6 Degrees Sampler

6 Degrees Sampler
Reading 6 Degrees & finding connections!

6 Degrees has always been about looking for connections in everyday lives. Whether it is in films and popular culture, news items and current topics, food and health issues or looking for things to boost your mood and just brighten up your day! All of these topics can find connections with the fast-paced life we lead when we stop and look for them.

Here are some samples of favorites from past blog posts, from books and essays from the 6 Degrees Writer. Here’s hoping that you will find connections too!

My Grandmother's Shakespeare
Book of Short Stories and essays from the 6 Degrees Writer

My Grandmother’s Shakespeare

For years after her death, my grandfather kept her house the way it had always been during their years together. He lived alone amid her scratched recordings of opera plus two modest bookcases that held books of art, classic literature, and the prized Shakespeare collection. I was always curious about the books, but they were shelved in the room where my grandfather rocked as he sat sentinel with his wine and his TV. It was not until he died and the house was finally shut down and made ready for sale that the books were given to me, and for the first time, I really met my grandmother face to face. Even though I knew her modest collection was symbolic of a forgotten era, she suddenly came alive to me there amid those small, penned notes in the margins of Shakespeare’s dusty, tattered, leather-bound masterpieces.

For me, those books held a fascinating appeal. They begged questions I longed to ask of her. What was she like, my grandmother? What did she think about? Did she immerse herself in the classical world of Shakespeare to forget about her life? Did she ever draw parallels in the Shakespearean classics with the characters she knew and lived with?

I think she did. I believe that she would have needed to find a bolt-hole—a refuge from the drudgery of keeping house for four children and the uncertainty and pain of life with an alcoholic husband. Men or women imprisoned by life must find an outlet for their souls. That need for an outlet is part of an enduring and inescapable truth in human existence. We are not made up of flesh and liquid merely to exist here. We are meant for greater things.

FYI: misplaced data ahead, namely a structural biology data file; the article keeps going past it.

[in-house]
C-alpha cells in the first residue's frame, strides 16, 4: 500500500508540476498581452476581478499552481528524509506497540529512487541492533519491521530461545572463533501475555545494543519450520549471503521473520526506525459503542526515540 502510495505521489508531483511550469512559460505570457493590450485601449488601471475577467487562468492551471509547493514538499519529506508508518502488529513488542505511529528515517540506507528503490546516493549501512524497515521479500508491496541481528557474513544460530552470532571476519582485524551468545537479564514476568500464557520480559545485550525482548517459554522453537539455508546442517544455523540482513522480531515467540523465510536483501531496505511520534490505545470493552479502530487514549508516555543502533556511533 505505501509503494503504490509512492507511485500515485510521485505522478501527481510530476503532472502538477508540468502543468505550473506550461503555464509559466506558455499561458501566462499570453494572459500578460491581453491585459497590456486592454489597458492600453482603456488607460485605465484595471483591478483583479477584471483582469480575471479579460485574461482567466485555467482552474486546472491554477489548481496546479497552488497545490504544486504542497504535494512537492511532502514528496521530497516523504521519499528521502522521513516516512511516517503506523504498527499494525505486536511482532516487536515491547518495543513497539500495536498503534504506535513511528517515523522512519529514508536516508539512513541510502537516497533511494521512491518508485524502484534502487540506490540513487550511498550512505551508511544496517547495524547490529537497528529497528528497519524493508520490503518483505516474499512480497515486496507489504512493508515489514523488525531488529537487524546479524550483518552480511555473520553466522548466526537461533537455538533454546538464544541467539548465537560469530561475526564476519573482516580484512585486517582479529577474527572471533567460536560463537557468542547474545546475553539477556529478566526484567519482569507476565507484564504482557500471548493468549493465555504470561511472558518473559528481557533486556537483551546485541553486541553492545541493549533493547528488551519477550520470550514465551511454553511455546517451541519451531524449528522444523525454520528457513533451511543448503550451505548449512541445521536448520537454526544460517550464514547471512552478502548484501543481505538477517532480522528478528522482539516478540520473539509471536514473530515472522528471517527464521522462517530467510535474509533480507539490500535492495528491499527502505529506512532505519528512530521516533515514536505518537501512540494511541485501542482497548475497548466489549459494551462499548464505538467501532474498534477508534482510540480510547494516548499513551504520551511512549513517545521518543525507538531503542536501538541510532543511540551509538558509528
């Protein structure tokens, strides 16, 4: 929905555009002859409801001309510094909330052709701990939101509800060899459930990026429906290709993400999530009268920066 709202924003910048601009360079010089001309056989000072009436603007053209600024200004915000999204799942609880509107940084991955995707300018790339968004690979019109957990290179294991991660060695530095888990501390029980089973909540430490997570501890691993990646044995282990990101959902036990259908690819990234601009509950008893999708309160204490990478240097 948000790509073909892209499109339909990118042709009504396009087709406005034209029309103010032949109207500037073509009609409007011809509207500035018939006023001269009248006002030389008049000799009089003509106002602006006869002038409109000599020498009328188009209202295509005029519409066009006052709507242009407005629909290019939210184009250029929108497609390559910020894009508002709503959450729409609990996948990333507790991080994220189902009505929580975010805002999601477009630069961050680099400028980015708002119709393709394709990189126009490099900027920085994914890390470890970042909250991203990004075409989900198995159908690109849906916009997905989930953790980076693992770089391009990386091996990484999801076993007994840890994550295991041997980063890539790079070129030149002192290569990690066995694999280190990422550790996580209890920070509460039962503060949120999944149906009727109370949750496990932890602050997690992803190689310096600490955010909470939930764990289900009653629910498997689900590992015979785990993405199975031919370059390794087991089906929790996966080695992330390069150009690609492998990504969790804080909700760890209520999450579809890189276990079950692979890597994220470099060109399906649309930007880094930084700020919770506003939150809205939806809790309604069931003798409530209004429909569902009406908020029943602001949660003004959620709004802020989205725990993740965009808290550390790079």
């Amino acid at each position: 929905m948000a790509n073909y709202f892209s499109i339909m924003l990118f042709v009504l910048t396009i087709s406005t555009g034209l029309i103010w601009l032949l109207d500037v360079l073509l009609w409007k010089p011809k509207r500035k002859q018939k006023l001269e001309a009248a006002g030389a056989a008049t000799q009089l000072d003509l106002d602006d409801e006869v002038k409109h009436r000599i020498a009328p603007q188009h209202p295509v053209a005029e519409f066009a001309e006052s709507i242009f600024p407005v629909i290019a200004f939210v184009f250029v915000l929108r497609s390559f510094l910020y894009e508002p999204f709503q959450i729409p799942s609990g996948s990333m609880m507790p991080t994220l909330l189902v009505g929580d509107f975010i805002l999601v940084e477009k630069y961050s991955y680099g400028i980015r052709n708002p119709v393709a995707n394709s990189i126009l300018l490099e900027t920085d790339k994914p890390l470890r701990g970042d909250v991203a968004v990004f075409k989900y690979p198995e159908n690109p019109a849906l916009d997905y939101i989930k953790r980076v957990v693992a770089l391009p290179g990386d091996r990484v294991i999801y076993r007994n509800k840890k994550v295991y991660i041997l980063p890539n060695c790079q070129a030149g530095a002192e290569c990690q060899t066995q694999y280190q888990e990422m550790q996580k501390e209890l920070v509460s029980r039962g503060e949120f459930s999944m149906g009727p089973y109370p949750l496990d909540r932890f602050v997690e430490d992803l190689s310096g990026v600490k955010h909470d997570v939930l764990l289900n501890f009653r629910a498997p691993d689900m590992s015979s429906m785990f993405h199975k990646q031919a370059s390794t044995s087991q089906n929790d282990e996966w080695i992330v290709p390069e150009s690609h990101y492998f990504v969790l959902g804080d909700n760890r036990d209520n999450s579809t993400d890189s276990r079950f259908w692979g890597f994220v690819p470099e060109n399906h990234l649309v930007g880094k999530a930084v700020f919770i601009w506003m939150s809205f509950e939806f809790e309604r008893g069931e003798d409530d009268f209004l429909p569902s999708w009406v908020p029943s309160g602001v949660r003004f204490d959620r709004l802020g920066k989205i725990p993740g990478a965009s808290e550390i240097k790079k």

We are souls in need of creative expression and immortal salvation. There are ways and ways to find salvation, and if my grandmother’s notes are correct, Shakespeare appears to be one of them.

I believe we are simpatico, my grandmother and I, and we share a bond that can never be broken. We are both part of the fragile lineage of humans who need to live outside ourselves for a time in a place where there are no boundaries, countries, races, genders, or meaningless platitudes. That place exists in a world apart. The creative mind invents this new world of art for all dreamers, lovers, and explorers. My grandmother’s Shakespeare taught me that boundaries are limitless in this brave new world. It is where the mind leads us when we are forced at times to work in a colorless void or to live in solitude. If my quest has taught me anything, it is the simple truth that our minds are windows to our souls. My grandmother’s Shakespeare has shown me that the only way true freedom is found in this world is when we open our hearts and find the courage to follow our dreams.

Florida Beach Cottages

An Excerpt from “My Grandmother’s Shakespeare”

The oddest thing about the beach cottages is that some of the old ones are still there. They still exist at the seaside as you drive down the beach and look at high-rises that float above the horizon. As you are driving by, the impersonal landscapes and gated areas tend to make you feel very small and insignificant, especially when you think about the number of people sandwiched into an average condominium at the beach.

But the beach cottage was unique and individual and existed as a stand alone that was your very own beach getaway.  It was created to be unique and accessible.  The cottages were not like the indifferent cookie cutter condo sets that you now see littered down the highway just as far as the untrained eye can see.

The beach cottage was a place where it was hot and there was sand and grime.  The grittiness of the sand was felt beneath your feet and you never cared about being too clean while staying at the cottage.  It was meant for you to crunch in sand as you walked and ate and slept and read.

The weird thing was that no one seemed to mind the fact that there was the crunch of sand in your sandwiches as you stayed at the cottage. Perhaps because the food was something that you could not get at a fast food joint, but instead was fixed as you stayed right there on the beach.

You would make your sandwich while the overhead fan blew everything about and the jalousie windows were open and they conspired to announce to all and sundry what you were fixing.  You came to stay on the beach when you went to the beach in those days.

Now when we go, we look out a window from an air conditioned view. Air conditioning has changed the landscape.  It has changed the fabric of our lives and it has changed us.  Not always for the better, I might add.